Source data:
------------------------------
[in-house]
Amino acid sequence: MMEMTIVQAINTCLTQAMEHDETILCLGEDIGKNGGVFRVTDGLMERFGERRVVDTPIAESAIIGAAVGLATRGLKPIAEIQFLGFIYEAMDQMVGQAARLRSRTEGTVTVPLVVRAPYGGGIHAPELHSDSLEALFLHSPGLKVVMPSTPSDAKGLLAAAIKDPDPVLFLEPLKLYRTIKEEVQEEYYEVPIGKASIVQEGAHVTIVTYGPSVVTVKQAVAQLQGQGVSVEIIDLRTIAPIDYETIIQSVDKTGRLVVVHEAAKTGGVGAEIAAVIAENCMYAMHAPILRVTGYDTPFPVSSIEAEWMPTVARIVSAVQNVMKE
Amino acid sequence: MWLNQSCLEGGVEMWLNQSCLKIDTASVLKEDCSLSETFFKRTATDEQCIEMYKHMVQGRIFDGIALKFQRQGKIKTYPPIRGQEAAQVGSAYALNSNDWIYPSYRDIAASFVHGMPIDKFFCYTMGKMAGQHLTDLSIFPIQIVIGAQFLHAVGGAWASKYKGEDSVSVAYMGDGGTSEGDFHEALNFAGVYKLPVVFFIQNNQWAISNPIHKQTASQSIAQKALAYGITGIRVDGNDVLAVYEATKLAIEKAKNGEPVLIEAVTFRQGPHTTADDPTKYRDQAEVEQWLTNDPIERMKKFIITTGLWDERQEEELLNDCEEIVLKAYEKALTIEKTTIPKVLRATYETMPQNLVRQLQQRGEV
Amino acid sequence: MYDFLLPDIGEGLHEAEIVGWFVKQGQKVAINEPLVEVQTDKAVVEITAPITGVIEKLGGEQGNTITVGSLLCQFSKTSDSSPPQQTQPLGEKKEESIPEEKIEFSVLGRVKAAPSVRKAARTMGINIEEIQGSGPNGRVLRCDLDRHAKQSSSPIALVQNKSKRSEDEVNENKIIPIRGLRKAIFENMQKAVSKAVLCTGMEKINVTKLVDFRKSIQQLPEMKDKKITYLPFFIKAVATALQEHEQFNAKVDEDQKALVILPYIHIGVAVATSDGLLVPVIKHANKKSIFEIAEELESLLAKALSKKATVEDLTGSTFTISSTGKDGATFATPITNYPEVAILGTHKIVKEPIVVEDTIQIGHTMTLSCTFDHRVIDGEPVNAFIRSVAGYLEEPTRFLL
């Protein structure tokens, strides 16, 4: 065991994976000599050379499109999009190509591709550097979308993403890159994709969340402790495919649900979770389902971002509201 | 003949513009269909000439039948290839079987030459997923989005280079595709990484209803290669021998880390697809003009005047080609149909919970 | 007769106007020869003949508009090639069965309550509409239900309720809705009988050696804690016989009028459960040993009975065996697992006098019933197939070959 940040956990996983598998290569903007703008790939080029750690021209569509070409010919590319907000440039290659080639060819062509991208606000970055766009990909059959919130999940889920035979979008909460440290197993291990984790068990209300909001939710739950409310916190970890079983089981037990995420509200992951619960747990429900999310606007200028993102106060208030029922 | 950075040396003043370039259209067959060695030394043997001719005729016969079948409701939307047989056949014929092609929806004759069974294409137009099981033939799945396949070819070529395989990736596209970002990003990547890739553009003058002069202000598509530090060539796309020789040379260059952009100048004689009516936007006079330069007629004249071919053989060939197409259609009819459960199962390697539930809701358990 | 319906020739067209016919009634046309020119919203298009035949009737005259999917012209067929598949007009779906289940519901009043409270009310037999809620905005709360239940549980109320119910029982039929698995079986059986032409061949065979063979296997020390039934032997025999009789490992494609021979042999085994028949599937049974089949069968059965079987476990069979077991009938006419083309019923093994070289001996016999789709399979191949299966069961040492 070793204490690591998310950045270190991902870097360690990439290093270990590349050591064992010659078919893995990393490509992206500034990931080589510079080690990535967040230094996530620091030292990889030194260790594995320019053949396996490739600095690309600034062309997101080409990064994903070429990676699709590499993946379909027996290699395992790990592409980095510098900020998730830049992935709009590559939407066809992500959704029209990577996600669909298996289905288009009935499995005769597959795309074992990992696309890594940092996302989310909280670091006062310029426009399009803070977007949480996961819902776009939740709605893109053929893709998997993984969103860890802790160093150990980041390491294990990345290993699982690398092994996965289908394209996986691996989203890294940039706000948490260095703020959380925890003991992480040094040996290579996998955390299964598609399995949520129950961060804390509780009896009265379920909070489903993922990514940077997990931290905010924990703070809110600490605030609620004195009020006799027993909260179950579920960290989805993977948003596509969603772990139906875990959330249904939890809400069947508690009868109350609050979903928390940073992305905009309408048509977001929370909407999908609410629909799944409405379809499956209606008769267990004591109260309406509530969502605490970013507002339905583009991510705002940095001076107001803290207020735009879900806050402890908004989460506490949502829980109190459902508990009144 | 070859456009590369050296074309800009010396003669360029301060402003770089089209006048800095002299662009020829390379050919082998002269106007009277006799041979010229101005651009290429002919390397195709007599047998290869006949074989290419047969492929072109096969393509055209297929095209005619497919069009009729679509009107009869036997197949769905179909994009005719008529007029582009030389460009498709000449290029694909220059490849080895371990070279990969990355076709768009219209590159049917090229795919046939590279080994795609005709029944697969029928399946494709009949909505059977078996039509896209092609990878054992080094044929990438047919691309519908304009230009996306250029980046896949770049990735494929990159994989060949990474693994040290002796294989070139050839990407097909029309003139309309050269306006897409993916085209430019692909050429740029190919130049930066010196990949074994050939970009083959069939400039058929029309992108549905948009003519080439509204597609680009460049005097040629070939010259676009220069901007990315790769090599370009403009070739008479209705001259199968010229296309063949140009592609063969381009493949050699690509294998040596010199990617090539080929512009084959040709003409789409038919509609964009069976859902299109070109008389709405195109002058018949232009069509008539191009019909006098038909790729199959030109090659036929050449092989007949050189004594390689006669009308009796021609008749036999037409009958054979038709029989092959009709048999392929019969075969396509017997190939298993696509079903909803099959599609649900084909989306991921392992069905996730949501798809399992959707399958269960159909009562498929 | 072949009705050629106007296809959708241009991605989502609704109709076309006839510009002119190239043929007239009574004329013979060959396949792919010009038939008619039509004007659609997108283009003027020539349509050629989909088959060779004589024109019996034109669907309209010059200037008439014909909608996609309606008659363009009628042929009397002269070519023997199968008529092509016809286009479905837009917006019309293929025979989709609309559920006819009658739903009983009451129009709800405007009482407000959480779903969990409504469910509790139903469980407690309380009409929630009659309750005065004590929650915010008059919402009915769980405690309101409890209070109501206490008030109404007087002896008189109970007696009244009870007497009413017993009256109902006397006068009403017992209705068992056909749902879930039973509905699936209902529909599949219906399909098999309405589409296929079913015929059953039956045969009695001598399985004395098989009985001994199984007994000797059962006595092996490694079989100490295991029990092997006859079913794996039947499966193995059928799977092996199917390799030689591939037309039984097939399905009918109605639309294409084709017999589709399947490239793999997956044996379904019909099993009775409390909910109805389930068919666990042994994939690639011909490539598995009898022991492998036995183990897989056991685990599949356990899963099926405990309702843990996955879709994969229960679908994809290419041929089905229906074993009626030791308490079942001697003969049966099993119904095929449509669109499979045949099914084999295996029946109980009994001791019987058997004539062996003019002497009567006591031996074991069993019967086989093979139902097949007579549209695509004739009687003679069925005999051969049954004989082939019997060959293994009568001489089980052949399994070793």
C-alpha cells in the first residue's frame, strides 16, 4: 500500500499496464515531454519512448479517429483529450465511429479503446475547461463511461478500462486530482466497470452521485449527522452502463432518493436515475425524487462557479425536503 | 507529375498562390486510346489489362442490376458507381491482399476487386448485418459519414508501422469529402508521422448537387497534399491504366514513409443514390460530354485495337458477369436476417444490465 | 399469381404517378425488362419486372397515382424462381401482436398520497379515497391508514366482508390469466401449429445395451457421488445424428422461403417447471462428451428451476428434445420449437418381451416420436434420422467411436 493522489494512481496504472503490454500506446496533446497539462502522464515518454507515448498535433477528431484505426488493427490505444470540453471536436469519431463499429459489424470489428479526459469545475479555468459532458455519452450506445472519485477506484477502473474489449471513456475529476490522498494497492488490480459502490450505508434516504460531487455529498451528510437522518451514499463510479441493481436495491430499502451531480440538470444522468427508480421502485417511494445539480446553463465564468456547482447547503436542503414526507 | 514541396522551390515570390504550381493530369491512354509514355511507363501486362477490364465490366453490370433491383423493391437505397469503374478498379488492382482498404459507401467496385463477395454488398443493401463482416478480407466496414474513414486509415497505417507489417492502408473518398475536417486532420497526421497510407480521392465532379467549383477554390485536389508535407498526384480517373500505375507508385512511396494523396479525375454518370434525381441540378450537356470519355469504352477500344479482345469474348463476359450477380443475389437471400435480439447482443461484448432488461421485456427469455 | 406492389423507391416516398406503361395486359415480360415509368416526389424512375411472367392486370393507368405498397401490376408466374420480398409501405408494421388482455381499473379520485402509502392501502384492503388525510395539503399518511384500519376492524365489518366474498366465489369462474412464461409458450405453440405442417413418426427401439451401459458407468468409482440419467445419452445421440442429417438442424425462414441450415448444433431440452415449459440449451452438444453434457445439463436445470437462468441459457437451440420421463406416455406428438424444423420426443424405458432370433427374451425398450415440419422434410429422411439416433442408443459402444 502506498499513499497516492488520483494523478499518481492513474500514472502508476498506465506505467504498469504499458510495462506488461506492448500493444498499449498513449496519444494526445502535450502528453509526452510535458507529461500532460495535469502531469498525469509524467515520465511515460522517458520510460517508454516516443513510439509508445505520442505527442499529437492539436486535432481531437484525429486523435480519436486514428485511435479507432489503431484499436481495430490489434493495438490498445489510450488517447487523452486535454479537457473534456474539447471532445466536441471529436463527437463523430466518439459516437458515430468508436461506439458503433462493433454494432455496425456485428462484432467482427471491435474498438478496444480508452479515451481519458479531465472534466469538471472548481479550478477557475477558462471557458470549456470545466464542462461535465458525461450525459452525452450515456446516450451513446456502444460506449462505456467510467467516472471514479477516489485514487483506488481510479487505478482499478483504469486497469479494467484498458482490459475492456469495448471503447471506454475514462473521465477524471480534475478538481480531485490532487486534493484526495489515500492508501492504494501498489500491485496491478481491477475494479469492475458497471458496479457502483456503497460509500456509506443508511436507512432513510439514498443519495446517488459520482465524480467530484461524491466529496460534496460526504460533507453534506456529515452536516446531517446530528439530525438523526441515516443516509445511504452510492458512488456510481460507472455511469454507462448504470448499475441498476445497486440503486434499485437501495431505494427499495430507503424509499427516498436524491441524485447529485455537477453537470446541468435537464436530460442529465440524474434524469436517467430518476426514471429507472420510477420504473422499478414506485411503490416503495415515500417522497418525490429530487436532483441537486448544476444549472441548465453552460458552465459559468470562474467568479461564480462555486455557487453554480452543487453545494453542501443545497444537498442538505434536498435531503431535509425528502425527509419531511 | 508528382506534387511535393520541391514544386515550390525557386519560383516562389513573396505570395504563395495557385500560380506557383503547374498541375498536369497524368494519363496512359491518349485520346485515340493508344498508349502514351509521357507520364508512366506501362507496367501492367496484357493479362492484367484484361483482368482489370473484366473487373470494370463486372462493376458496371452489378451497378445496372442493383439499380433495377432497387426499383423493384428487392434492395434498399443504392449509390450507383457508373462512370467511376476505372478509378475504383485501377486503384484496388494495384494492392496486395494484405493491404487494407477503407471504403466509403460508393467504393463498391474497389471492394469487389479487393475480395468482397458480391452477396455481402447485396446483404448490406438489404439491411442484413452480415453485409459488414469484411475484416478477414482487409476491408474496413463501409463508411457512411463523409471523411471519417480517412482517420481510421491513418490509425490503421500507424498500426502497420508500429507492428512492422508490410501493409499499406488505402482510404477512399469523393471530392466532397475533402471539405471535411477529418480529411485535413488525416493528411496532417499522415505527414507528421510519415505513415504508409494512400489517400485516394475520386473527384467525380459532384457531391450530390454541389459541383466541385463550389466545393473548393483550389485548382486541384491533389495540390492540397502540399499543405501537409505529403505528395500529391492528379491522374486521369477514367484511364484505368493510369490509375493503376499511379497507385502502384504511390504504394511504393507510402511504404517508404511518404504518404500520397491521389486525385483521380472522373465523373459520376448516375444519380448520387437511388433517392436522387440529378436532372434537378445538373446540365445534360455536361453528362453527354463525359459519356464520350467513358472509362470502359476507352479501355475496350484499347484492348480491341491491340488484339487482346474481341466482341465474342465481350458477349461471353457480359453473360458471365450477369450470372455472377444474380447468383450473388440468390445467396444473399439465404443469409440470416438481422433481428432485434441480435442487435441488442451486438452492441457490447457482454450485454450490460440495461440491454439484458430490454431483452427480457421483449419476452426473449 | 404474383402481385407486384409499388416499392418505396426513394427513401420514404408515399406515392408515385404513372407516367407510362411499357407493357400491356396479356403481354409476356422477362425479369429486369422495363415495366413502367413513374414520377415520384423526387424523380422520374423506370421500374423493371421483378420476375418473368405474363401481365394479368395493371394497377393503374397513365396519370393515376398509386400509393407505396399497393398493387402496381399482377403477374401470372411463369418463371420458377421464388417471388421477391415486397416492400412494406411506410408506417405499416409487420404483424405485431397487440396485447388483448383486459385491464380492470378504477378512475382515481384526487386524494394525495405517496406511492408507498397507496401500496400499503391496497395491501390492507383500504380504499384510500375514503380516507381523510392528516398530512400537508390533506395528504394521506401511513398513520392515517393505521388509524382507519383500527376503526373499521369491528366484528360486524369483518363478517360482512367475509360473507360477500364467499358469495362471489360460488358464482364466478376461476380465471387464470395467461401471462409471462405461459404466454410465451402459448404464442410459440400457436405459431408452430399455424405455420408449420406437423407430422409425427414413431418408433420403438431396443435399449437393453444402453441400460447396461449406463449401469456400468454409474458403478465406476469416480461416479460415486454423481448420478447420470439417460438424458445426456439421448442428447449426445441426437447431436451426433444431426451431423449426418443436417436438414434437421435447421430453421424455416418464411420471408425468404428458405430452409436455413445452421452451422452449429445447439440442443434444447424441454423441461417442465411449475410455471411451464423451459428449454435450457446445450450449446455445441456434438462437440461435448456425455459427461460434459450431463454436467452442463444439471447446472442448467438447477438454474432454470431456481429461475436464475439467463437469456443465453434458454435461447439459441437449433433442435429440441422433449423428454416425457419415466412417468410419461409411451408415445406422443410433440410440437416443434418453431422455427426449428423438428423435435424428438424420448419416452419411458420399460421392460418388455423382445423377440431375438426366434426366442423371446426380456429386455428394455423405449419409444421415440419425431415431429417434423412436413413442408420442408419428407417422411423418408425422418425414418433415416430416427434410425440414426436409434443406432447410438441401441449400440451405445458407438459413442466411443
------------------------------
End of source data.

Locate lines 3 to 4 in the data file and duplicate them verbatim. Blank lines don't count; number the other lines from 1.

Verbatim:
Amino acid sequence: MWLNQSCLEGGVEMWLNQSCLKIDTASVLKEDCSLSETFFKRTATDEQCIEMYKHMVQGRIFDGIALKFQRQGKIKTYPPIRGQEAAQVGSAYALNSNDWIYPSYRDIAASFVHGMPIDKFFCYTMGKMAGQHLTDLSIFPIQIVIGAQFLHAVGGAWASKYKGEDSVSVAYMGDGGTSEGDFHEALNFAGVYKLPVVFFIQNNQWAISNPIHKQTASQSIAQKALAYGITGIRVDGNDVLAVYEATKLAIEKAKNGEPVLIEAVTFRQGPHTTADDPTKYRDQAEVEQWLTNDPIERMKKFIITTGLWDERQEEELLNDCEEIVLKAYEKALTIEKTTIPKVLRATYETMPQNLVRQLQQRGEV
Amino acid sequence: MYDFLLPDIGEGLHEAEIVGWFVKQGQKVAINEPLVEVQTDKAVVEITAPITGVIEKLGGEQGNTITVGSLLCQFSKTSDSSPPQQTQPLGEKKEESIPEEKIEFSVLGRVKAAPSVRKAARTMGINIEEIQGSGPNGRVLRCDLDRHAKQSSSPIALVQNKSKRSEDEVNENKIIPIRGLRKAIFENMQKAVSKAVLCTGMEKINVTKLVDFRKSIQQLPEMKDKKITYLPFFIKAVATALQEHEQFNAKVDEDQKALVILPYIHIGVAVATSDGLLVPVIKHANKKSIFEIAEELESLLAKALSKKATVEDLTGSTFTISSTGKDGATFATPITNYPEVAILGTHKIVKEPIVVEDTIQIGHTMTLSCTFDHRVIDGEPVNAFIRSVAGYLEEPTRFLL